SciLifeLab, Uppsala University

Founded in 1477, Uppsala University (UU) is one of the oldest universities in Europe. It is a large university with nearly 44,000 students and 7,000 employees. UU is a complete university with research and educational programs in all scientific disciplines.

Science for Life Laboratory is a distributed national center for molecular biosciences at four collaborating Swedish universities: Stockholm University, Karolinska Institutet, KTH Royal Institute of Technology and Uppsala University. The National Genomics Infrastructure (NGI) constitutes a major part of the SciLifeLab Genomics platform. Significant efforts are made by SciLifeLab Genomics to evaluate emerging technologies and to develop novel methods in the rapidly changing field of genomics to enable internationally competitive genomic research in Sweden.

The NGI facilities at SciLifeLab Genomics offer a unique combination of consultative support for project design and executive support for sequencing or genotyping and basic data analysis for a variety of applications in disease genetics and evolutionary biology.

The SNP&SEQ Technology Platform at NGI/SciLifeLab Genomics in Uppsala is well equipped with the most modern technologies for projects on all scales, from genotyping single SNPs to whole-genome sequencing, bisulfite sequencing, transcriptome, targeted and single-cell sequencing. For data analysis and storage the SciLifeLab Genomics facilities and its users have access to SNIC-UPPMAX (Uppsala Multidisciplinary Centre for Advanced Computational Sciences, which is a national resource for high-performance computing.

NGI Uppsala SNP&SEQ Technology Platform will contribute to EASI-Genomics by providing Transnational Access to 3’- and 5’-single-cell transcriptome sequencing, epigenetic sequencing, including low input DNA epigenetic sequencing, and de novo long-range sequencing of mammalian-sized genomes. The Chromium technology (10x Genomics) and Nadia system (Dolomite Bio), and short-read sequencing using Illumina sequencers will mainly be used for these applications. 

Technical equipment and infrastructure

NGI Uppsala SNP&SEQ Technology Platform offers sequencing on all scales, using 2 NovaSeq, 5 Illumina HiSeqX, 1 HiSeq2500,1 MiSeq and 1 iSeq sequencing instruments, and genotyping using 2 iScan instruments, and one Agena Mass Array instrument. The core instruments for sequencing and genotyping are supported by 8 liquid handling work stations (Hamilton, Tecan, BiomekFX, Janus) and auxiliary equipment, like sonicators, PCR machines, fluorometers for  DNA concentration measurements etc.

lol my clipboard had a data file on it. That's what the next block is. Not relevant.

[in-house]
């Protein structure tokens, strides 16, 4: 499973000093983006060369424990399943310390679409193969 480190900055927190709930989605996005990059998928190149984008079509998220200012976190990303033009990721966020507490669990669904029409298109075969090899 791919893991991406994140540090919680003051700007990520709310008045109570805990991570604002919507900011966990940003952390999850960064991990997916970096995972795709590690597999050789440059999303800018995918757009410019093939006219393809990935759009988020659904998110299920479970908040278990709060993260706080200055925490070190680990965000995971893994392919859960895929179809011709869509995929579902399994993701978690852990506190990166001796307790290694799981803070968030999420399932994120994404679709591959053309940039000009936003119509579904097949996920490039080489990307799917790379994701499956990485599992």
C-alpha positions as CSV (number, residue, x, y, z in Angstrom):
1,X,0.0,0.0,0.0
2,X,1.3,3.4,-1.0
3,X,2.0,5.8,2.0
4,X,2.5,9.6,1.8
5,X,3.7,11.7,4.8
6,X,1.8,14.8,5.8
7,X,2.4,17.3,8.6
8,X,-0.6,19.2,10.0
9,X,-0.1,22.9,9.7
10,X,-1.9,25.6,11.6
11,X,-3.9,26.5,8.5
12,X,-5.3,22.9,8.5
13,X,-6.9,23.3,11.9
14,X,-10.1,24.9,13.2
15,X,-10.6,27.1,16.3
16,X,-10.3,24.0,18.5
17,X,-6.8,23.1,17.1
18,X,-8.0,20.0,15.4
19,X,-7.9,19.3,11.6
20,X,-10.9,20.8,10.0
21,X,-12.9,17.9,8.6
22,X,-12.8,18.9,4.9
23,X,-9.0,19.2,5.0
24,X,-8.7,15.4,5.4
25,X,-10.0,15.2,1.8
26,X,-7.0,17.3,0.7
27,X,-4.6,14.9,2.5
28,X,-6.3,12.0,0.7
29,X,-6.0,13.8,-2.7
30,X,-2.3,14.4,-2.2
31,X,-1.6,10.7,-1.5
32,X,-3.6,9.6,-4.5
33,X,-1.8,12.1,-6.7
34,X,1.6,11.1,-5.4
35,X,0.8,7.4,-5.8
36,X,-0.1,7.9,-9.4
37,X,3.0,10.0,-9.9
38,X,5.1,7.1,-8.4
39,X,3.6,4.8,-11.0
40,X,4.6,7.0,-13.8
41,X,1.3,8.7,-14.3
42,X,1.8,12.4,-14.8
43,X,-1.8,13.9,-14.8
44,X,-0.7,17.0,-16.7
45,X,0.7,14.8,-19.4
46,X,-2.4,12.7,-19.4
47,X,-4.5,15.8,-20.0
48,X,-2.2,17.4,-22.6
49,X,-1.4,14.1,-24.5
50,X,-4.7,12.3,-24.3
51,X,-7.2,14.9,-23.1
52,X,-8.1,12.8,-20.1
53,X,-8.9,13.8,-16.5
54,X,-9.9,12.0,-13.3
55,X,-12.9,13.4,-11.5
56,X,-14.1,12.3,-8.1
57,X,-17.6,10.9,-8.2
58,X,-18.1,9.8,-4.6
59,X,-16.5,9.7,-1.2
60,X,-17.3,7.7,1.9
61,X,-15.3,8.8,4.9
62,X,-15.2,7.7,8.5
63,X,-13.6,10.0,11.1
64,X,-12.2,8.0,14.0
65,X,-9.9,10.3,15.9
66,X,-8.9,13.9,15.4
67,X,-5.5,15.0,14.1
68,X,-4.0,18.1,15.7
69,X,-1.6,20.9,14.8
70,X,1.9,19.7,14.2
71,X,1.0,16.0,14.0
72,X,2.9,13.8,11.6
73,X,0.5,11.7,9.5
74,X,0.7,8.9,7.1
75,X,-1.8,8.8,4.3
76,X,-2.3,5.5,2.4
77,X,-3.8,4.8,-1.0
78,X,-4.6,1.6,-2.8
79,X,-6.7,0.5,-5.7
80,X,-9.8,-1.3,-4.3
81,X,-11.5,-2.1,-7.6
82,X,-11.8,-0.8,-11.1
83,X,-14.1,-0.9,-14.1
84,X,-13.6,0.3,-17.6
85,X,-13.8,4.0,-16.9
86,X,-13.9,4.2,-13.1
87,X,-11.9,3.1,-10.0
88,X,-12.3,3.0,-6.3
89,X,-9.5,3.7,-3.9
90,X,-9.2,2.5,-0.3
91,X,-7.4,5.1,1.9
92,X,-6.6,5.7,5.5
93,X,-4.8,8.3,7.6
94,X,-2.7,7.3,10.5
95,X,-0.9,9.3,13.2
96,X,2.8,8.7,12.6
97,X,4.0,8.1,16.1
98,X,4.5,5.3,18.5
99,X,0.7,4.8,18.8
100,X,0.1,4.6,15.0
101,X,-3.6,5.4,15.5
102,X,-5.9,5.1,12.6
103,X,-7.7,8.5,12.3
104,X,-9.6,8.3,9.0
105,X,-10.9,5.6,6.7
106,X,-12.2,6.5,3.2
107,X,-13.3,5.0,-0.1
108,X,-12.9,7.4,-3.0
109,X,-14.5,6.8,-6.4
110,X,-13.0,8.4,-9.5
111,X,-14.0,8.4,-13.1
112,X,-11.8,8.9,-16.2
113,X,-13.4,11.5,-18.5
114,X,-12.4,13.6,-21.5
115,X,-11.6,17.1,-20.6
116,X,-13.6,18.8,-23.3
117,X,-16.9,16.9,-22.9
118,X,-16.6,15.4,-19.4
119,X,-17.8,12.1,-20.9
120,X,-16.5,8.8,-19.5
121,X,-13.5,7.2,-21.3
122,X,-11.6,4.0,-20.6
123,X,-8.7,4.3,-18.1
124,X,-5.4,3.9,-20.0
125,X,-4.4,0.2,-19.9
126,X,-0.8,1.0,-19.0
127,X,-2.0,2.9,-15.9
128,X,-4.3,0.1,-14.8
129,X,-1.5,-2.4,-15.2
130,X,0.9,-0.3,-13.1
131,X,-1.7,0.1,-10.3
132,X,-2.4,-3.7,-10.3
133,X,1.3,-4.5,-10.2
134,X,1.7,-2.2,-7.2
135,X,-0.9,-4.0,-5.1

With its modern technologies, the SNP&SEQ Facility is equipped for assisting projects on all scales with a comprehensive range of genomic applications from genotyping of single SNPs to genome wide resolution, as well as whole genome-, bisulfite-, RNA-, targeted and single cell-sequencing for a wide variety of organisms. The majority of the highly automated laboratory procedures and data processing workflows at the SNP&SEQ Facility is accredited by Swedac according to the ISO/IEC 17025 quality standard. The Scope of Accreditation can be found on the SNP&SEQ homepage (link below). The staff of the NGI Uppsala SN&SEQ Technology Platform consists of 40 FTEs, including laboratory personnel, project- and lab-coordinators, systems developers, and bioinformaticians.

UPPMAX is a high-performance compute cluster and storage facility located at Uppsala University that supports the NGI/SciLifeLab sequencing operations. The production cluster, specifically dedicated to data-intensive computational analyses of e.g. human whole-genome sequencing data, consists of 250 nodes, each with dual 8-core CPUs (4000 cores in total) and 256 Gb RAM. Scientists needing to process sensitive human data, can have access to a cluster with 200 dual 8-core CPUs (3200 cores in total) and 128 Gb of RAM (nodes with 256 and 512 Gb RAM are available). Users of the UPPMAX clusters are not only given access to hardware resources but also a toolbox with programs for DNA sequence data analyses. 

Uppsala Universitet